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Medication Assisted Treatment

At Greater Essex we provide substance use disorder treatment. Many of our patients come to us with addictions to alcohol, opiates, amphetamines, MDMA, PCP, Adderall, cocaine, benzodiazepines, Suboxone, barbiturates and marijuana. Problems that accompany substance use disorders such as stress, anger, credit, housing, and legal problems are only a few of the issues that might convince you that it is time to seek help. Take the first step to feel better, live better, and work better with medication assisted treatment.

As of 2019 85.6 % of people drank alcohol, 54.9% reported drinking in the past month, 25.8% reported binge drinking in the past month. People who drank 2 times the gender specific binge drinking thresholds were 70 times more likely to have an alcohol related emergency room visit and those who consumed at 3 times the gender specific threshold were 93 times more likely to have an alcohol related emergency room visit. It is estimated that of people 12 years old and older 14.5 million have an alcohol use disorder.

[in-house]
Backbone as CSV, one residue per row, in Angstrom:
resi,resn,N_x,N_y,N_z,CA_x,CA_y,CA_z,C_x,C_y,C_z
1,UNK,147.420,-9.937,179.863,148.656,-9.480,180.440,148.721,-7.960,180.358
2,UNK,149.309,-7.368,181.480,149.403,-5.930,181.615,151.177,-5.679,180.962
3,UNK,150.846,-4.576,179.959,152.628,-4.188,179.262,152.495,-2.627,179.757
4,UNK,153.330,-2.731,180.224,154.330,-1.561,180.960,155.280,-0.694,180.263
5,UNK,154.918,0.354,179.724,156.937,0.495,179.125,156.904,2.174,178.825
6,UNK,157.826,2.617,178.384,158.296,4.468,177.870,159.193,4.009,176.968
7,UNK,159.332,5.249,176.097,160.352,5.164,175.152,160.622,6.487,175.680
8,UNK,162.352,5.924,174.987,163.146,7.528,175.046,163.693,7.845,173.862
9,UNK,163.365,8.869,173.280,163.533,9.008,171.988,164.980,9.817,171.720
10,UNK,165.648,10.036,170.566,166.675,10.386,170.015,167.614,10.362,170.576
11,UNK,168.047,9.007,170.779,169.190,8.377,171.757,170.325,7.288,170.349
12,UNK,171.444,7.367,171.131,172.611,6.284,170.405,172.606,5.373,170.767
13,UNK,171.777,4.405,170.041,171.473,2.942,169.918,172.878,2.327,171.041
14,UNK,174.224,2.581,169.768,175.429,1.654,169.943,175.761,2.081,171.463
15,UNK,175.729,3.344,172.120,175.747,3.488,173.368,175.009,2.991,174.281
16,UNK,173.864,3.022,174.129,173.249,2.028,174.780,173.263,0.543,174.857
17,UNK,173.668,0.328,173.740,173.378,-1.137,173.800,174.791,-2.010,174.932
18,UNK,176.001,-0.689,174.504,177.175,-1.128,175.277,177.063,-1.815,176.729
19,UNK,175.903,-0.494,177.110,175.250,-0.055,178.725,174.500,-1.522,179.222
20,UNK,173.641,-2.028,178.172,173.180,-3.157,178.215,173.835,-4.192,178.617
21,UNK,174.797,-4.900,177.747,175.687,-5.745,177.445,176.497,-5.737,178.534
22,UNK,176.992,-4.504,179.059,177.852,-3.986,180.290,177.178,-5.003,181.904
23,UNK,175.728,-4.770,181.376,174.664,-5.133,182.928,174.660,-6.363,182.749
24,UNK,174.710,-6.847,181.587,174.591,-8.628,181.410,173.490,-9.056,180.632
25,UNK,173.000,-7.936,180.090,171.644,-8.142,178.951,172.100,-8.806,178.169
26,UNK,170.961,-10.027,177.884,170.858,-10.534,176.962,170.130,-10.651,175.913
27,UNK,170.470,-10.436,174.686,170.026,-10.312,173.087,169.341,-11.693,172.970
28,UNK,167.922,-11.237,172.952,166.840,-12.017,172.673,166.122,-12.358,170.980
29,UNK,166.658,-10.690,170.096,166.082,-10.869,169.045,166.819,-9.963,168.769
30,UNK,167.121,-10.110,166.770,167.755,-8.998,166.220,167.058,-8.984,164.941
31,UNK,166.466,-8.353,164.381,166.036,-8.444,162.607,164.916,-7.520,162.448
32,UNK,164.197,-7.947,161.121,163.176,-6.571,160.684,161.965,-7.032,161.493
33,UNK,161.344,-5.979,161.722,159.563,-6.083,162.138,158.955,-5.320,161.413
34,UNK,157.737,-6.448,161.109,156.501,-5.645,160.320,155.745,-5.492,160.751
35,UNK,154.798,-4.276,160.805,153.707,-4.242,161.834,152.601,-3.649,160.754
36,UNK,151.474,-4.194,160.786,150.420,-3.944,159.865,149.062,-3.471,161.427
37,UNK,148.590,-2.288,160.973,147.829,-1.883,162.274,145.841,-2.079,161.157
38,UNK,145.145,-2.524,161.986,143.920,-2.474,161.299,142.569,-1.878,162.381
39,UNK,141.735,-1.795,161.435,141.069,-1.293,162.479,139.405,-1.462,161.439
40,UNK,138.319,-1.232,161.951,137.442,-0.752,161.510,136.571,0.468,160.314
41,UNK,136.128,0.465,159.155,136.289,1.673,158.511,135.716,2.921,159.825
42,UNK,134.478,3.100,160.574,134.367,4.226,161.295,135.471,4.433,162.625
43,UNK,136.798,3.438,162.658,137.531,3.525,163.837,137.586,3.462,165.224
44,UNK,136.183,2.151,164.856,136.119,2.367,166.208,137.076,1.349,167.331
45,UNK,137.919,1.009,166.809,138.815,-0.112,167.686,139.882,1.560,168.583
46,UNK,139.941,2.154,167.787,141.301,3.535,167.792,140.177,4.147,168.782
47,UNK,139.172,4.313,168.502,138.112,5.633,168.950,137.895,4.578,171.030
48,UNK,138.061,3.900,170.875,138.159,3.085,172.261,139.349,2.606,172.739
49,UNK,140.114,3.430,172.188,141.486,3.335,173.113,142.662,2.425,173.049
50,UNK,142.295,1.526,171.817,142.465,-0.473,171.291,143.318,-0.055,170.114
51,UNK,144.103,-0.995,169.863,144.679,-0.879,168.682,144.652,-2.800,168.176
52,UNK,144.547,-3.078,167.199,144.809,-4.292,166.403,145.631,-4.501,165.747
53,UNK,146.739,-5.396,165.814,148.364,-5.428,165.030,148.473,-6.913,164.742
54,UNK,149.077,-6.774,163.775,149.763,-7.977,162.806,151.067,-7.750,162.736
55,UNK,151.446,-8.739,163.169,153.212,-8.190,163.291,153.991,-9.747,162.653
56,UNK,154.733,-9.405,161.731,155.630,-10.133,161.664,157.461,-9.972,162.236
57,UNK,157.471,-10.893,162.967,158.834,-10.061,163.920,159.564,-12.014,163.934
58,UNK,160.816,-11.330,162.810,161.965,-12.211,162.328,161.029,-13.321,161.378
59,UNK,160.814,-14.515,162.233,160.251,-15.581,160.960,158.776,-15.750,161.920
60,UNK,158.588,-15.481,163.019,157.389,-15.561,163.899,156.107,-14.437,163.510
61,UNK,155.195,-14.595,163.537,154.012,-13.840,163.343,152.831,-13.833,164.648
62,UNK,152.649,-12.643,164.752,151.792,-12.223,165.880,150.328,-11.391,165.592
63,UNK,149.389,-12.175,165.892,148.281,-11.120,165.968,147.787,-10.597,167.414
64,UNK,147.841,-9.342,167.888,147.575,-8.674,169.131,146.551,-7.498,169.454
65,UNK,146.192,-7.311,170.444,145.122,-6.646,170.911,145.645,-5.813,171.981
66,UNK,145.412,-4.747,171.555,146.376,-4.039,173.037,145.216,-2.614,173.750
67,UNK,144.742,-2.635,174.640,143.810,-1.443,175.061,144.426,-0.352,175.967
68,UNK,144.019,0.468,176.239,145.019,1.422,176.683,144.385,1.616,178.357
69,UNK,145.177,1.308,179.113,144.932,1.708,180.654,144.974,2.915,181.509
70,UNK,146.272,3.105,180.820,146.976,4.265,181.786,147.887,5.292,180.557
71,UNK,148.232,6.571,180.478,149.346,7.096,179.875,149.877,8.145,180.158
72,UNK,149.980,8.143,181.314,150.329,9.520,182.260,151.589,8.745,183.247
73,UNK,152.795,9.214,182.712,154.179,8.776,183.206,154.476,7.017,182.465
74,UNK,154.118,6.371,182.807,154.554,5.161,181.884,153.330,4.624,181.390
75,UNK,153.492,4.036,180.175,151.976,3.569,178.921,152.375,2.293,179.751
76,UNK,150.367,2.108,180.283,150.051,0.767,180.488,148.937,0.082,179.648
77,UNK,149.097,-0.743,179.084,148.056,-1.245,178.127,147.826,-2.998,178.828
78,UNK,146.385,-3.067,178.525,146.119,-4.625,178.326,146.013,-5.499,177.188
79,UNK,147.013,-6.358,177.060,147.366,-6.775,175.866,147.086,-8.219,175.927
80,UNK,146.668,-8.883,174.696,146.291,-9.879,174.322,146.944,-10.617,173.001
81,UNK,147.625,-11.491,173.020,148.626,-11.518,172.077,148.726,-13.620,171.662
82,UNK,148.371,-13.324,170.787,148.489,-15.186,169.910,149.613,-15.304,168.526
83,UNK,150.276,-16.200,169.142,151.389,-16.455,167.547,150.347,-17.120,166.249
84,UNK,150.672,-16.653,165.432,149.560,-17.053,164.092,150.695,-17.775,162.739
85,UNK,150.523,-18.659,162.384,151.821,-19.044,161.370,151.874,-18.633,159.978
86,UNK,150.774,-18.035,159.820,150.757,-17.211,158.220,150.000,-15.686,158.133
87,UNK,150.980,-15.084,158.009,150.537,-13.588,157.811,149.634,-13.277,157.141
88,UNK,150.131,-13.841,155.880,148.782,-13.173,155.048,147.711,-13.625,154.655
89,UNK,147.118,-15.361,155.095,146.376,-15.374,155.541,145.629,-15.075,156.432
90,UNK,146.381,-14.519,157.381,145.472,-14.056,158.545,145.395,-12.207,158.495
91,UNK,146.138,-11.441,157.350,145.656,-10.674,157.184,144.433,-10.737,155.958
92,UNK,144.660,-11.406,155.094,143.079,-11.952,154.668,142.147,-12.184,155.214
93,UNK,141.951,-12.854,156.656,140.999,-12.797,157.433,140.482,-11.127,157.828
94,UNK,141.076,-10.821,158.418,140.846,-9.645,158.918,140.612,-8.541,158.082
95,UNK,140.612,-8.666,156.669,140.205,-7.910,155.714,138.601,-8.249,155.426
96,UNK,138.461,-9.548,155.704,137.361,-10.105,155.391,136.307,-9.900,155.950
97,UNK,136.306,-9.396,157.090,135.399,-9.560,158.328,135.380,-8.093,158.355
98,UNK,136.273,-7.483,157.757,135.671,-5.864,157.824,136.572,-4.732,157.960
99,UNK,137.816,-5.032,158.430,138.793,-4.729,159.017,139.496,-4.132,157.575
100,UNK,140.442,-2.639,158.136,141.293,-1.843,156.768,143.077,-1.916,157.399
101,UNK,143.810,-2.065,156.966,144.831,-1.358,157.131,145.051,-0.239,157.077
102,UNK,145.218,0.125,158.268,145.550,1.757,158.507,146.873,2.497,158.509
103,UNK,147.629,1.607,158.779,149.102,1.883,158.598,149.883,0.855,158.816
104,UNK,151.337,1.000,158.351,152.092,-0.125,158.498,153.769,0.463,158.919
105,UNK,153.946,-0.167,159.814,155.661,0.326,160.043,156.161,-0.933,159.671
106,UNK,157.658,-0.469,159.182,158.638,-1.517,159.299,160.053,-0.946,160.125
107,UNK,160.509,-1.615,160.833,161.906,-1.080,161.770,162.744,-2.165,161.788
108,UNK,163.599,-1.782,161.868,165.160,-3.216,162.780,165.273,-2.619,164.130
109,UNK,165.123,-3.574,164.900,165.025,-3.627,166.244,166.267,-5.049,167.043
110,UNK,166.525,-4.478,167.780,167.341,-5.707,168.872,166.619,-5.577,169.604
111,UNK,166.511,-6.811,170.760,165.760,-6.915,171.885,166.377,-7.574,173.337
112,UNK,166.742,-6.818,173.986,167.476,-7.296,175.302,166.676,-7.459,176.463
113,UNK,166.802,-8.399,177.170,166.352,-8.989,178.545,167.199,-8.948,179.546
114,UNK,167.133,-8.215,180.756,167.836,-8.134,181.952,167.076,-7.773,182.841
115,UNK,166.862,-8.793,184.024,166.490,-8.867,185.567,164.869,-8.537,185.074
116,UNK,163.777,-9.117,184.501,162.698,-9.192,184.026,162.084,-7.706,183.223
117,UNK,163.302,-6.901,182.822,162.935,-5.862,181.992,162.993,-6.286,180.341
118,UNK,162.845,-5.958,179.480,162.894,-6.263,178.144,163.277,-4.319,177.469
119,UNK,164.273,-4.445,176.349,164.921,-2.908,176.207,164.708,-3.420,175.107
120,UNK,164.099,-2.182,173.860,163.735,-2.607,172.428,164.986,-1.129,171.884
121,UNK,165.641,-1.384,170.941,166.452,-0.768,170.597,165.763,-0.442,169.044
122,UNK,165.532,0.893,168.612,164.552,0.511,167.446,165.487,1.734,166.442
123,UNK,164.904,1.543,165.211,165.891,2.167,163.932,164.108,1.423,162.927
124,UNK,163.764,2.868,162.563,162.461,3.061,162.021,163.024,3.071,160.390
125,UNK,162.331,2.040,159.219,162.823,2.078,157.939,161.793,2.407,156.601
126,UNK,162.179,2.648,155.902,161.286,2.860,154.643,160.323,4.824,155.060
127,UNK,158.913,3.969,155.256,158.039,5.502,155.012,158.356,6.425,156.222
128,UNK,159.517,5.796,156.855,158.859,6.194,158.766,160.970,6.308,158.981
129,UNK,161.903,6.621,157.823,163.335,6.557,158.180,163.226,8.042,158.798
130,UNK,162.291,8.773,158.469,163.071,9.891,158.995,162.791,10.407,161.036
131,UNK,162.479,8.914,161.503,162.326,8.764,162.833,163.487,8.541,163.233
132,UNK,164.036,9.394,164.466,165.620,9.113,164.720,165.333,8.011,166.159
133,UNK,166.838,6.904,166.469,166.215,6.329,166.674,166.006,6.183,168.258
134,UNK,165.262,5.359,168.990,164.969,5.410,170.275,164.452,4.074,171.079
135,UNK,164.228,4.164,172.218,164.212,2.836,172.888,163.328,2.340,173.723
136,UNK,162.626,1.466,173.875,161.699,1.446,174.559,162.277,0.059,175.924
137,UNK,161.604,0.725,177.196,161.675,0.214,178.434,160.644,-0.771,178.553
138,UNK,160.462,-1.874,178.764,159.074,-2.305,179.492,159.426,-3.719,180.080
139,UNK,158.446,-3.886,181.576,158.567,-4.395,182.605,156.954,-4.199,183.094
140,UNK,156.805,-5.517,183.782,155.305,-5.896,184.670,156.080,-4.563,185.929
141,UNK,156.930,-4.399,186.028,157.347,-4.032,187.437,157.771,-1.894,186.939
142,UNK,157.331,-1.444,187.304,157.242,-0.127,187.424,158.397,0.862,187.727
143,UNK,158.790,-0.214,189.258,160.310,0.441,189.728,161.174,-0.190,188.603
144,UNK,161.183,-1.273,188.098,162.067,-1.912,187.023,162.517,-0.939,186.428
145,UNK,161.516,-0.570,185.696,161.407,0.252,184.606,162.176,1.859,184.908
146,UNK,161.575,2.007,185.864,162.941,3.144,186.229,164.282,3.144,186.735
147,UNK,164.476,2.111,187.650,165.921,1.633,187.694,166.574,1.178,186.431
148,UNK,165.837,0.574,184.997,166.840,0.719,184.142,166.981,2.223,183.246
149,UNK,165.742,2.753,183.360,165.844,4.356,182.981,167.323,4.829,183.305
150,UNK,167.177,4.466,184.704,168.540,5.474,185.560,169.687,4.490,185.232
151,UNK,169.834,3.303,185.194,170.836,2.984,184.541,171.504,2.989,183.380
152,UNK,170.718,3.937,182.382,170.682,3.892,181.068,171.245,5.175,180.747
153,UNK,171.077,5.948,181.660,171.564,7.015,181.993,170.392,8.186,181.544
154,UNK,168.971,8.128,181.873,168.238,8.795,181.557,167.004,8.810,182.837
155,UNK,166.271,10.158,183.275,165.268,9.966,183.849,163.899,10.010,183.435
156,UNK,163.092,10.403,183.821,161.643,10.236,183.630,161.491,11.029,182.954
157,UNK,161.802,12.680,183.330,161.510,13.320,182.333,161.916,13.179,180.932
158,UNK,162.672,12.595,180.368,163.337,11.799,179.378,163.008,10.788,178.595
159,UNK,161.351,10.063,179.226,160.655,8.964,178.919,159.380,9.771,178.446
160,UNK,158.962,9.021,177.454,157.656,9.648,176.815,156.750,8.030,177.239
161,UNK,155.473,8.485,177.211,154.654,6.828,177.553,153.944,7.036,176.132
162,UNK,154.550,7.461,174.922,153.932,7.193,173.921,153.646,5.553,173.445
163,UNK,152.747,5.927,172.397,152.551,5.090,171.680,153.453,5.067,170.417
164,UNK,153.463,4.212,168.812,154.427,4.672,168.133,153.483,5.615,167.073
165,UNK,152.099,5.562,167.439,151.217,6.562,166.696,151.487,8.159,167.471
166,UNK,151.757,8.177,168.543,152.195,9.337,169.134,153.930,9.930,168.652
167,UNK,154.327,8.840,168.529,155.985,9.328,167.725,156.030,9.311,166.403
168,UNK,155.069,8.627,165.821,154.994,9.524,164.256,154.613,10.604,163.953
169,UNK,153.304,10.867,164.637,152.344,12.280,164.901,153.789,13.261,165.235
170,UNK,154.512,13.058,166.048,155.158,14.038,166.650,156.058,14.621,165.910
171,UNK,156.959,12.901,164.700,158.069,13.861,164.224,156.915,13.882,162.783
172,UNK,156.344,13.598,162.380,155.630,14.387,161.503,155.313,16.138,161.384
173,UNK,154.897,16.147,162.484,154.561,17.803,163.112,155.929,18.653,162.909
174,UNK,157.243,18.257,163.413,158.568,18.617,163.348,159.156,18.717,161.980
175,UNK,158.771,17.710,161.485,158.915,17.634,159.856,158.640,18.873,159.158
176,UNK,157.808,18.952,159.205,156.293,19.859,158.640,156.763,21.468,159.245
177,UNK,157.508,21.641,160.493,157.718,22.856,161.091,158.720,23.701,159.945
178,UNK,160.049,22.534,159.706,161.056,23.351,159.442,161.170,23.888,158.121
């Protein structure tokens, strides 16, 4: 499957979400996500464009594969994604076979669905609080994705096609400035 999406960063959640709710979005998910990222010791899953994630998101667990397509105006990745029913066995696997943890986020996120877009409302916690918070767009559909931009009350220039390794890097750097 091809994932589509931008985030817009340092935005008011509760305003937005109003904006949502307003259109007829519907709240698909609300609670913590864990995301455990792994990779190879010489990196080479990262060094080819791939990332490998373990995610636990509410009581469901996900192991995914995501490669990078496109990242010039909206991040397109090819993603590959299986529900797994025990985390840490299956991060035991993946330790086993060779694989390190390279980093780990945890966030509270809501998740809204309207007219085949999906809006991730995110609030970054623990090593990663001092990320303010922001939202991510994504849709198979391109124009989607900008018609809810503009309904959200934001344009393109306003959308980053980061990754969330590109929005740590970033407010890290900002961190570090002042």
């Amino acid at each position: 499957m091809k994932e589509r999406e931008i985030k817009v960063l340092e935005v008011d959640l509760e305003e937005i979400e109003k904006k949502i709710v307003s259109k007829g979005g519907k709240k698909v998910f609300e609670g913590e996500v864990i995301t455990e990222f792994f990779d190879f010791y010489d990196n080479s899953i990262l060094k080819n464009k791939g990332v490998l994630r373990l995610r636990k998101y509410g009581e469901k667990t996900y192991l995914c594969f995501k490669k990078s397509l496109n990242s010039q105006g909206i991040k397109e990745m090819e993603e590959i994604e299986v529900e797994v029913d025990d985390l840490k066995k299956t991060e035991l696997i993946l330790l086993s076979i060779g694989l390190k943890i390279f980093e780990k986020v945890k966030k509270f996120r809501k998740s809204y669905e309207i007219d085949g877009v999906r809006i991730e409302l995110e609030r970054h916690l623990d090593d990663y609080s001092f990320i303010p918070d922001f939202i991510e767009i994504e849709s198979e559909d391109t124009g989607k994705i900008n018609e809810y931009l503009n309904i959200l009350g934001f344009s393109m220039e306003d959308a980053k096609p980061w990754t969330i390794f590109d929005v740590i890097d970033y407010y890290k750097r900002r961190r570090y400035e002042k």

Dual Diagnosis

Many of our patients come to us for help with substance use disorders. However, due to our thorough assessment and evaluation process we often find patients suffer from underlying mental health problems. Many individuals suffering from mental health disorders turn to drugs or alcohol to feel “normal”. Over time, substance use can become habitual. Some of the more commonly treated include panic, anxiety, hyperactivity (ADD and ADHD), depression, bipolar disorder and obsessive compulsive disorder (OCD).

Beyond 12 Steps